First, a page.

Since the end of the Cold War, foreign exchange has been a barometer of globalization's progress. As both cross-border trade and capital flows increased, lifting incomes and living standards along with them, currency trading volumes grew fivefold to average more than $4 trillion in daily transactions last year.
But now there are signs that this rapid growth has stalled. For the sake of the global economy, that's a worry.
Central banks overseeing six of the world's busiest foreign-exchange markets released the results of their semiannual surveys Monday and disclosed that overall average trading volumes were down by about 5% in April from a year earlier. In North America and the U.K., spot market trading in the euro-dollar pair was off by 40% and 24%, respectively.
Market professionals painted the decline as the byproduct of a general reluctance to invest internationally. Investors, nervous about what lies in store for the global economy, have taken to keeping their money at home, they said.
It is the latest manifestation of a breakdown in international investor confidence, a malaise that first took root after the collapse of Lehman Brothers in September 2008. This pernicious condition later seemed to resolve itself, but it never really went away and simply resurfaced with the onset the euro-zone debt crisis.
When repatriation of capital occurs on this scale, the danger is that other nationalizing trends aren't far behind. The souring investment climate spills over into real economic performance, as seen in Wednesday's dismal manufacturing reports from around the world, and the same instinct to avoid having one's money offshore can give rise to a similarly defensive posture in trade policy. Thankfully, few countries are following the lead of Argentina, which has adopted strict import and foreign-exchange controls in response to a mounting domestic crisis, but its all-out lurch into extreme protectionism offers a cautionary tale.
To understand both the vulnerabilities we face and the way out of this trap, let's take a deeper look at forex volumes over the past few years.
Back in April 2009, the same central banks reported a 25% year-on-year drop in turnover, the first real sign of a downturn in trading volumes in two decades. There's no secret to what caused it: a plunge of similar magnitude in world merchandise trade and an accompanying evaporation both in cross-border merger and acquisition flows and in international portfolio investments, all products of the paralysis in global finance triggered by the Lehman collapse.
But then currency trading had a Lazarus-like recovery. By the time the Bank for International Settlements conducted its more comprehensive triennial survey of world-wide forex volumes in April 2010, total turnover had recovered completely and was running at $4 trillion a day, well up from $3.3 trillion three years earlier. The subsequent semiannual surveys showed the total turnover rising all the way to an average $4.7 trillion a day by October 2011, according to extrapolations from the six central banks' results by BIS analyst Morten Bech. It looked as if the great expansion in global financial transactions had completely reasserted itself.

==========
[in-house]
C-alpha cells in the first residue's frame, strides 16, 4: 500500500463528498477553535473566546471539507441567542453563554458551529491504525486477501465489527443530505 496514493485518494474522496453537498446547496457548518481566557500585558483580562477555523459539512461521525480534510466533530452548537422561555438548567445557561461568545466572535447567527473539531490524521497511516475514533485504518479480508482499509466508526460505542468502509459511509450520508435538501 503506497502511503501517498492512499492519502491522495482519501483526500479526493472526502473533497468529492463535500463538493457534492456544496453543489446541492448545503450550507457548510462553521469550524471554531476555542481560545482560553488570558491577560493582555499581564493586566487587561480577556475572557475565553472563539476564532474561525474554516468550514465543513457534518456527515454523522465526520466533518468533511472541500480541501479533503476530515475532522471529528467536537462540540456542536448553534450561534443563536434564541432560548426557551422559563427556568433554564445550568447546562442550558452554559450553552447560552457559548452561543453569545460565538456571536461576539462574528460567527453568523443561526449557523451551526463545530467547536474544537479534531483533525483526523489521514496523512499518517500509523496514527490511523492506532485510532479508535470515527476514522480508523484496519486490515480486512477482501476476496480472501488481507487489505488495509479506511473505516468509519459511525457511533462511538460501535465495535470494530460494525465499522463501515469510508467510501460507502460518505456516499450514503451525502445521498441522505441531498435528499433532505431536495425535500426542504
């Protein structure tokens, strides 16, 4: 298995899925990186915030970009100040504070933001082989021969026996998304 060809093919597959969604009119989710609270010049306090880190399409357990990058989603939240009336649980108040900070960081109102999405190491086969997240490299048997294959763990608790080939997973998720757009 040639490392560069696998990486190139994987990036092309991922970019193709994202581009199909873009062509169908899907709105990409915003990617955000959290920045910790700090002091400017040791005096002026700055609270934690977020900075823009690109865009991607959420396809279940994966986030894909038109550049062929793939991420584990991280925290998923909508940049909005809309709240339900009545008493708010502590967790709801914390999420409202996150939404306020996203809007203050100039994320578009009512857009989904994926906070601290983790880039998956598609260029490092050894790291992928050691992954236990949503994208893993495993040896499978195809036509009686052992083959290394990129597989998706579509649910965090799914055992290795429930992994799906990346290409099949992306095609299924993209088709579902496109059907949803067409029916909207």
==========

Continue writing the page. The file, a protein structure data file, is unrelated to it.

And yet, worryingly, the underlying drivers of forex growth did not see a similar recovery. World trade took much longer to get back to its pre-Lehman state and, as J.P. Morgan foreign-exchange analyst John Normand points out, portfolio flows still haven't done so while merger-and-acquisition activity is currently wallowing at its lowest level in a decade.
So, what drove the forex resurgence in 2010 and 2011? According to various BIS reports, a key driver was the rapid expansion in both high-frequency currency trading and retail forex trading, both of which are typically divorced from any underlying asset-based transaction. There are far fewer tangible global economic benefits from this speculative activity than there are from trade or portfolio from fixed investment flows. And the latest reports show that its growth is too flimsy to make up for the trading volumes lost when those real money flows ebb.
Nonetheless, the latest reports do offer glimmers of hope.
While trading in the major currencies saw big declines, spot-market activity in emerging-market currencies continued to grow over the past year. That's irrefutably tied to ongoing advances in the real money investment outlook for those countries.
What's more, because cash trading in these currencies is typically limited to their domestic markets, there's an opportunity for far greater investment and trade flow growth if emerging-market governments liberalize their capital accounts and internationalize their foreign-exchange markets. Consider the opportunities that will arise once China fully internationalizes the yuan.
What's most needed globally, however, is freer trade. If advanced-country governments want to boost economic growth and put forex traders back to work at their embattled financial institutions, reviving a push for a new world trade agreement should be their top priority.—Michael Casey is managing editor for the Americas at DJ FX Trader, a foreign-exchange news service from Dow Jones Newswires and The Wall Street Journal. His new book on the global financial system, "The Unfair Trade," was published in May. Write to Michael Casey at Michael.J.Casey@dowjones.com.